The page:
One online review of the Yotaphone 2 said it, “still feels like a work in progress.

Fujitsu Bluetooth ring lets you write in the air

Jan 13, 2015 12:57 am | IDG News Service

The ring has NFC functions and is targeted at maintenance and repair workers

by Tim Hornyak

Fujitsu is continuing its push into wearables for the workplace with a prototype Bluetooth ring that lets users "write" in the air so they can work hands-free.

The gestural device goes on the index finger and can be used to write Japanese characters, Latin letters or numbers in midair. A linked smartphone or other Bluetooth mobile device with a Fujitsu app can instantly recognize numbers written with the ring with about 95 percent accuracy, according to developer Fujitsu Laboratories.

The ring can also be used to select items in a menu shown in a linked head-mounted display and to retrieve information from NFC (near field communication) tags.

It's mainly designed for workers doing maintenance or repairs, and allows them to quickly add written notes while working as well as call up cloud data such as schematics or instructions associated with pieces of equipment that have NFC tags. Often used in smartphones, NFC is a short-range wireless link that allows two devices or a device and an NFC tag to exchange data.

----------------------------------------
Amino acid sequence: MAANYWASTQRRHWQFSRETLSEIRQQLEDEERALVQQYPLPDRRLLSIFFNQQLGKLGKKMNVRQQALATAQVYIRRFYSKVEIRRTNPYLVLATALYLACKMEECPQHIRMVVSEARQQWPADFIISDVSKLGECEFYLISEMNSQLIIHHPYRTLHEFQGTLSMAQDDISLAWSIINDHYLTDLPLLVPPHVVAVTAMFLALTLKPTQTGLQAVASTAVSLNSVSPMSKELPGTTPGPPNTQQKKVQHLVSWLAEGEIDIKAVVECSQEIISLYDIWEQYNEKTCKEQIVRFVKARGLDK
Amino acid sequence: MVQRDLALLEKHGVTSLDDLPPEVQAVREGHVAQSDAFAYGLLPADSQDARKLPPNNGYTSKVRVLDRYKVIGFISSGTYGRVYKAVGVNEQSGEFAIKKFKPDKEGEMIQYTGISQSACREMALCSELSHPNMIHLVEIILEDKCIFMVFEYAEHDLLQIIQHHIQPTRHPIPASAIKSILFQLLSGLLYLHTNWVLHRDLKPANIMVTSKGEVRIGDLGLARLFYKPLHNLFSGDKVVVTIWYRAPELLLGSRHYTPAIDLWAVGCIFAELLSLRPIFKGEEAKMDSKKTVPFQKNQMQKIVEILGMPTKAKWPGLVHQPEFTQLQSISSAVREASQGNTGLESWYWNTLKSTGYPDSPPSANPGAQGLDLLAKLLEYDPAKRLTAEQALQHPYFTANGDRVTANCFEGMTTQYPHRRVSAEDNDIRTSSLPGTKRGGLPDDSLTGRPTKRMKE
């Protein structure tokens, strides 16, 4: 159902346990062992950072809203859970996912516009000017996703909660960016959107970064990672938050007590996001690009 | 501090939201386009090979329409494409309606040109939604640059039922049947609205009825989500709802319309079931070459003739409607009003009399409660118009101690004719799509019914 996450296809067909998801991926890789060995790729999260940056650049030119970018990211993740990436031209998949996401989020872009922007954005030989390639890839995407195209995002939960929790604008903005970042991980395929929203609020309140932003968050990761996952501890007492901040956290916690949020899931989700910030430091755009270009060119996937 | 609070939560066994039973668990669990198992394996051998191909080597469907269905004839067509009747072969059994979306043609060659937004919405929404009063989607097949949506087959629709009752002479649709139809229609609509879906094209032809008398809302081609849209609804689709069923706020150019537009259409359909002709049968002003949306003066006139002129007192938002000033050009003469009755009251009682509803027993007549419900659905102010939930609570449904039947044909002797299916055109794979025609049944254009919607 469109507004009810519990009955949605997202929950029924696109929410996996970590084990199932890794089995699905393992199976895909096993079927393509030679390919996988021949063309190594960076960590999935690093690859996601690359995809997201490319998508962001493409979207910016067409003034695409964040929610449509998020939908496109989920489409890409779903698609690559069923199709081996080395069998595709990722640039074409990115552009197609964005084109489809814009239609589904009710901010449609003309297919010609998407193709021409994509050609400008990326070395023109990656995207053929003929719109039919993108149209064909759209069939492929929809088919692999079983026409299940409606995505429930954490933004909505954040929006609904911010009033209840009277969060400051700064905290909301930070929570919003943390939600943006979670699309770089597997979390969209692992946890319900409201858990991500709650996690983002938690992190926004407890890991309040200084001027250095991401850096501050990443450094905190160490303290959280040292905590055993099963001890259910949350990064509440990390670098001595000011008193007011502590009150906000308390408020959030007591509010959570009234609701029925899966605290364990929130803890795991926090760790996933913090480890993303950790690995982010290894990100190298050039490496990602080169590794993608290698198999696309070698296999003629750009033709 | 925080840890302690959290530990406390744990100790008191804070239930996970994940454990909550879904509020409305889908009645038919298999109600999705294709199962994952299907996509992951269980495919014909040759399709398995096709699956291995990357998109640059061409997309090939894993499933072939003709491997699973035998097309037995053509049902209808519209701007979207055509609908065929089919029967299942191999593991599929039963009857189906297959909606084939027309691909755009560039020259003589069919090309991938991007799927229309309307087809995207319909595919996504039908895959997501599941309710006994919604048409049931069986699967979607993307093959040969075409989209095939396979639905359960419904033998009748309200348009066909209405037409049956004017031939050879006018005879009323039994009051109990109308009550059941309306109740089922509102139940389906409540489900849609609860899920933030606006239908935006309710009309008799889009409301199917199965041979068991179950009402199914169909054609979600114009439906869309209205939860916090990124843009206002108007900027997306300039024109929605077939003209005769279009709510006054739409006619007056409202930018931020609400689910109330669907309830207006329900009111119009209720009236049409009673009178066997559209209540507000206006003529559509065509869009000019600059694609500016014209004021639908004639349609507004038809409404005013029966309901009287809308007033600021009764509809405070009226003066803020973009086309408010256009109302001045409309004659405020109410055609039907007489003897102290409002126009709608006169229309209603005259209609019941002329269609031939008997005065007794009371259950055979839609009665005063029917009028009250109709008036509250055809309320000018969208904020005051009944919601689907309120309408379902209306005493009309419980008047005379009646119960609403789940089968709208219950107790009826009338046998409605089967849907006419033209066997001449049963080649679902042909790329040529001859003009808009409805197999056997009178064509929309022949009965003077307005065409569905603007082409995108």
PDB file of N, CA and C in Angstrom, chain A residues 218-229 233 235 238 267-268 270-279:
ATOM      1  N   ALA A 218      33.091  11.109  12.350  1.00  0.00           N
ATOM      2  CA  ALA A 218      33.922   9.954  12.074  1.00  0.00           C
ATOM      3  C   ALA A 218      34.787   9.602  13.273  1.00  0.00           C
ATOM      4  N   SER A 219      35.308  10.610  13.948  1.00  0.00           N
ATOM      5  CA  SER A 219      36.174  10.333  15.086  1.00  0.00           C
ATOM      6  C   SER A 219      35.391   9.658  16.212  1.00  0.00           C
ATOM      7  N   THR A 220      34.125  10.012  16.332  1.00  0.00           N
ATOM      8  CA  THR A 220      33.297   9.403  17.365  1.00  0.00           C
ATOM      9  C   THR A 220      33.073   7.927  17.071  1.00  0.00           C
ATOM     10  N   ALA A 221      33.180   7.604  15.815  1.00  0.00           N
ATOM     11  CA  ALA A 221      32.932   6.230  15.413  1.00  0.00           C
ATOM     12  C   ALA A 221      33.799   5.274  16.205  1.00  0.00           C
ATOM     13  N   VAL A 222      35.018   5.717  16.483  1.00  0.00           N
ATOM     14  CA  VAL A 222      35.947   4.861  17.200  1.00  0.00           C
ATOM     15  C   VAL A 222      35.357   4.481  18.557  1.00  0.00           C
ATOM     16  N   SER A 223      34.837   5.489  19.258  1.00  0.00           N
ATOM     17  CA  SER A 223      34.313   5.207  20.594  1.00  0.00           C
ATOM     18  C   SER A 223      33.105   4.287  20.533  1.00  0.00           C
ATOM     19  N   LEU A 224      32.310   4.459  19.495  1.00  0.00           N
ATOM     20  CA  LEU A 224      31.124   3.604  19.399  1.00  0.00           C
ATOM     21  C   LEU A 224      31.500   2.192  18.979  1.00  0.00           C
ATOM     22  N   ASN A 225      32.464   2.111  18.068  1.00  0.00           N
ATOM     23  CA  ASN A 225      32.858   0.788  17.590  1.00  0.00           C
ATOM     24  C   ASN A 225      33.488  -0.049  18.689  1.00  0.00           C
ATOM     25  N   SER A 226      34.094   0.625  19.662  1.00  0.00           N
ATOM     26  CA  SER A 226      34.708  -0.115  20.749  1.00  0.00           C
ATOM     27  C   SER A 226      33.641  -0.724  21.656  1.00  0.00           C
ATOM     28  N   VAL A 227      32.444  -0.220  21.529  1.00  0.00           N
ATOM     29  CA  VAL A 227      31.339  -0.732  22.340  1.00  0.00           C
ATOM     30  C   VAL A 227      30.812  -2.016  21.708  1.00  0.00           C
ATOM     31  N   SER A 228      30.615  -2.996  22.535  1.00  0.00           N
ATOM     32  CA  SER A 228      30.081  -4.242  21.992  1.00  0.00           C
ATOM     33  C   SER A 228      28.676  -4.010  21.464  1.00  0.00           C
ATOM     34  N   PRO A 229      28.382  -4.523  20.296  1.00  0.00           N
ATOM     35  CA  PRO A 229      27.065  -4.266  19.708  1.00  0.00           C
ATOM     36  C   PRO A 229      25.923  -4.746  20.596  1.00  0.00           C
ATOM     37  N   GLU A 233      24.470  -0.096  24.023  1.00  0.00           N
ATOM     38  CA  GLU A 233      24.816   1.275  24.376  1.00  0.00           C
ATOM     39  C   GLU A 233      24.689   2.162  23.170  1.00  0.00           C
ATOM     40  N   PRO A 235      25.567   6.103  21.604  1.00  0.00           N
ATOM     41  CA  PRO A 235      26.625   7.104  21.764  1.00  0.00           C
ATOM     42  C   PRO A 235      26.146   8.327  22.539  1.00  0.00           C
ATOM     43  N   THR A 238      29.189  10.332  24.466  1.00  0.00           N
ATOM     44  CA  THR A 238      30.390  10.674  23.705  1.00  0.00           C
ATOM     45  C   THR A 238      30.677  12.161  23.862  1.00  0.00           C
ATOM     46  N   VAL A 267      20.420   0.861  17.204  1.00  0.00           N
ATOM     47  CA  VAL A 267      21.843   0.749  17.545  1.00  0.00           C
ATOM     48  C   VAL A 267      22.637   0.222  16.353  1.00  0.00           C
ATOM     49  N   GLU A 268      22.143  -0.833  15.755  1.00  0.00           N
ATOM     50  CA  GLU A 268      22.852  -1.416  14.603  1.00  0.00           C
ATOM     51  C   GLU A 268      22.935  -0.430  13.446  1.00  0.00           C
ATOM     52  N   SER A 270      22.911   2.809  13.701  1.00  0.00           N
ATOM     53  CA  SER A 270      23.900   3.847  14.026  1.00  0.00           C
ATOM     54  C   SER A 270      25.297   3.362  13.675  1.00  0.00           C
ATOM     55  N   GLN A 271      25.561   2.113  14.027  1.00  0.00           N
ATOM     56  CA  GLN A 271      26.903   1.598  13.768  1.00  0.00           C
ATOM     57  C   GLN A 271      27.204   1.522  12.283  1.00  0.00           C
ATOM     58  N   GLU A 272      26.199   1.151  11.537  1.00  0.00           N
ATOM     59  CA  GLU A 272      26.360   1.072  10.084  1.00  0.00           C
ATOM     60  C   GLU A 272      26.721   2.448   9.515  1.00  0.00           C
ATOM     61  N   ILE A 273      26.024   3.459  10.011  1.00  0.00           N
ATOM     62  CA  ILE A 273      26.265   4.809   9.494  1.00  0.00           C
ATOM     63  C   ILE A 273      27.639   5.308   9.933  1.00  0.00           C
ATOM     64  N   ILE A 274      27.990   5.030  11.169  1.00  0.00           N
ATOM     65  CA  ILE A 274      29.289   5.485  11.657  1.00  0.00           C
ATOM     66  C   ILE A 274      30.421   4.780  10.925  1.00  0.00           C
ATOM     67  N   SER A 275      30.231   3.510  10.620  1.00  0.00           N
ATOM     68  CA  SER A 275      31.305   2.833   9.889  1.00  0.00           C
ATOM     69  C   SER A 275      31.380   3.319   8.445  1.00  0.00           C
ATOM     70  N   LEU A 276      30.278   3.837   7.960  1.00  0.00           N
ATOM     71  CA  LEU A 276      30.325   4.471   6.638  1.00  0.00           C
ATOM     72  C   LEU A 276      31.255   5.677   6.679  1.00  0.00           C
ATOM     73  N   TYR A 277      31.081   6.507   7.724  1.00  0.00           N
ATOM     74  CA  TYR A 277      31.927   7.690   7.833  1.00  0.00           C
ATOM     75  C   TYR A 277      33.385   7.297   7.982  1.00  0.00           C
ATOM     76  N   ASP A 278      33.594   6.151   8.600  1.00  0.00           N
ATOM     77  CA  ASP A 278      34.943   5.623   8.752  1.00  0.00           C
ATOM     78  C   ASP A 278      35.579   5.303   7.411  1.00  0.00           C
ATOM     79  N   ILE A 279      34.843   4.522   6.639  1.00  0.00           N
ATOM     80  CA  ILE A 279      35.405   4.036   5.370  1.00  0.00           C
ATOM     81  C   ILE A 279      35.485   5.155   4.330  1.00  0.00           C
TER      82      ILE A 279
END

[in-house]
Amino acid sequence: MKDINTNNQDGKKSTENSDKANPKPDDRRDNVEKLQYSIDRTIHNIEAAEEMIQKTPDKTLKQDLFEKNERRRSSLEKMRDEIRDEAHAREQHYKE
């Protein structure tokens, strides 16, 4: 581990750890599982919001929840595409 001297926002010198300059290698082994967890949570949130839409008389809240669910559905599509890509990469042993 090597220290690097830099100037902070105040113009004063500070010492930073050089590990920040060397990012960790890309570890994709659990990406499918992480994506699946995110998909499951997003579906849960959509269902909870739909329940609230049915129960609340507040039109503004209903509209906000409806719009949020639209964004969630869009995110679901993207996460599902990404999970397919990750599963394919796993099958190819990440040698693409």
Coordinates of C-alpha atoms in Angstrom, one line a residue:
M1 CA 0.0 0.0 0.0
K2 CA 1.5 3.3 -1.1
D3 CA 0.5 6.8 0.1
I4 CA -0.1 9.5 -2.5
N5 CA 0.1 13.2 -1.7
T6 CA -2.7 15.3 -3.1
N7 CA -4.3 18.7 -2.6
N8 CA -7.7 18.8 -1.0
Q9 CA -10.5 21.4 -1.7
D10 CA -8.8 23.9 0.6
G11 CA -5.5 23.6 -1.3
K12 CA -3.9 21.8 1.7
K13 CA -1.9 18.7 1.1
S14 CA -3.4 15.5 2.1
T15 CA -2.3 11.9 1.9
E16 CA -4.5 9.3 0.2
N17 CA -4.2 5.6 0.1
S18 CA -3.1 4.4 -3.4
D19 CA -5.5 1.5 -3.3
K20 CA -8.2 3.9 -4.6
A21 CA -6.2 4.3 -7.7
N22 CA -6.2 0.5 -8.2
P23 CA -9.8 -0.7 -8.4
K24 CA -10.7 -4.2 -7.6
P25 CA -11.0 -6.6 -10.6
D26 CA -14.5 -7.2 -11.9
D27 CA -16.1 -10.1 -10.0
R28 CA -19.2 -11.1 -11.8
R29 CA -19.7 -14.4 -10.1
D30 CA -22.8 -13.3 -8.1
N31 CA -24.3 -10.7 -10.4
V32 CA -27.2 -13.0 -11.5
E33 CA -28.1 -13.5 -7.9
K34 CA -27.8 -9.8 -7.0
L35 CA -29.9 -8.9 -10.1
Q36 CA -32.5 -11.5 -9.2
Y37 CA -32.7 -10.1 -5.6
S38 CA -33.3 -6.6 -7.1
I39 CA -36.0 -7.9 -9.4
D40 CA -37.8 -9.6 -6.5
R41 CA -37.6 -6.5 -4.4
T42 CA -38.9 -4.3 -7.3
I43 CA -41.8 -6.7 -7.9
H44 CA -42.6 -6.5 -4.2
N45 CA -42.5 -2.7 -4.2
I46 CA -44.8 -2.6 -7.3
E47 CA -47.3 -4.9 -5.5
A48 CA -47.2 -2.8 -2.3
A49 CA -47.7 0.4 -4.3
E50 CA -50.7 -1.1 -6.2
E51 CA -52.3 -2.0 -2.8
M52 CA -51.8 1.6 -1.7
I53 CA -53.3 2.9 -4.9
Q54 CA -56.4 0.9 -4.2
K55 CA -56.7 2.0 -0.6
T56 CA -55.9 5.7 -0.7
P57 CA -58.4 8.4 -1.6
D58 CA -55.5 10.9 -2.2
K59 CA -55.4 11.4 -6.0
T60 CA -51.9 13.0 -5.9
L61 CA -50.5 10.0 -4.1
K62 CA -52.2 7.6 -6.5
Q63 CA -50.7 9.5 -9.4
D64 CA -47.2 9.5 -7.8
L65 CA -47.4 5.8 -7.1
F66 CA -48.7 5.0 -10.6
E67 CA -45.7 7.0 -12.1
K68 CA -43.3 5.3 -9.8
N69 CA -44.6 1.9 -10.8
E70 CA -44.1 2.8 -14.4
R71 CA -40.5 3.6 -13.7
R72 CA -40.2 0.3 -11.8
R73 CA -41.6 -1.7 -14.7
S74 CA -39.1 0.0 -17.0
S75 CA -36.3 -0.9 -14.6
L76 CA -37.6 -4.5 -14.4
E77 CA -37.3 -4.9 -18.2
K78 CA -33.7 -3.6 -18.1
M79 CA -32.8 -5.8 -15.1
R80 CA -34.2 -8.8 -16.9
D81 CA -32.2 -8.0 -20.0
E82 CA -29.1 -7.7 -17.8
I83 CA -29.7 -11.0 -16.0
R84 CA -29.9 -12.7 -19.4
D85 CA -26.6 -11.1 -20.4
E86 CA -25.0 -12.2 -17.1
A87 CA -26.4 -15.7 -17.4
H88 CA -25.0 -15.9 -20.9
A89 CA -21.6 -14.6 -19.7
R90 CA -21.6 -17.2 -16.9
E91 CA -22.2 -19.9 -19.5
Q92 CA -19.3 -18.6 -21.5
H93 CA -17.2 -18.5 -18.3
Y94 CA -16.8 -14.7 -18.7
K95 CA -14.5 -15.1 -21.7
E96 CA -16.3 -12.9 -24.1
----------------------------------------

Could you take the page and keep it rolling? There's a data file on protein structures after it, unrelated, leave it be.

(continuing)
The chunky plastic ring houses motion sensors, an NFC tag reader and a Bluetooth Low Energy module in addition to a battery that lasts about eight hours. The prototype weighs less than 10 grams.

"This ring could be useful in very noisy work environments, for instance, where communication is difficult," said Yuichi Murase, a research manager at Fujitsu's Human Centric Computing Laboratories. "Workers can also use it to write notes on photos they take."

During a demonstration at a press event in Tokyo on Tuesday, a Fujitsu staffer wore a helmet-mounted display linked to the ring. He used the ring to write several Chinese characters, which are used in Japanese writing, such as "new" and "mountain" as well as the characters for "Fujitsu."

A linked laptop traced the movement of his index finger in the air as it went through the strokes. The characters were quite messy since they were drawn in the air, but the system almost always recognized them correctly.

The recognition technology developed by Fujitsu is able to distinguish and ignore the unwanted connections between the strokes. The more strokes a character has, the better the recognition rate, according to the company.

The development follows on the lab's development of a wearable in the form of a mesh-like glove. Unveiled in early 2014, the glove links with a head-mounted display to speed up maintenance work and in other applications where NFC tags are often used.

Fujitsu is continuing to test the Bluetooth ring with an eye to launching it for enterprise users by April 2016.

- See more at: http://www.itnews.com/hardware-systems/87578/fujitsu-bluetooth-ring-lets-you-write-air#sthash.KQ99beTo.dpuf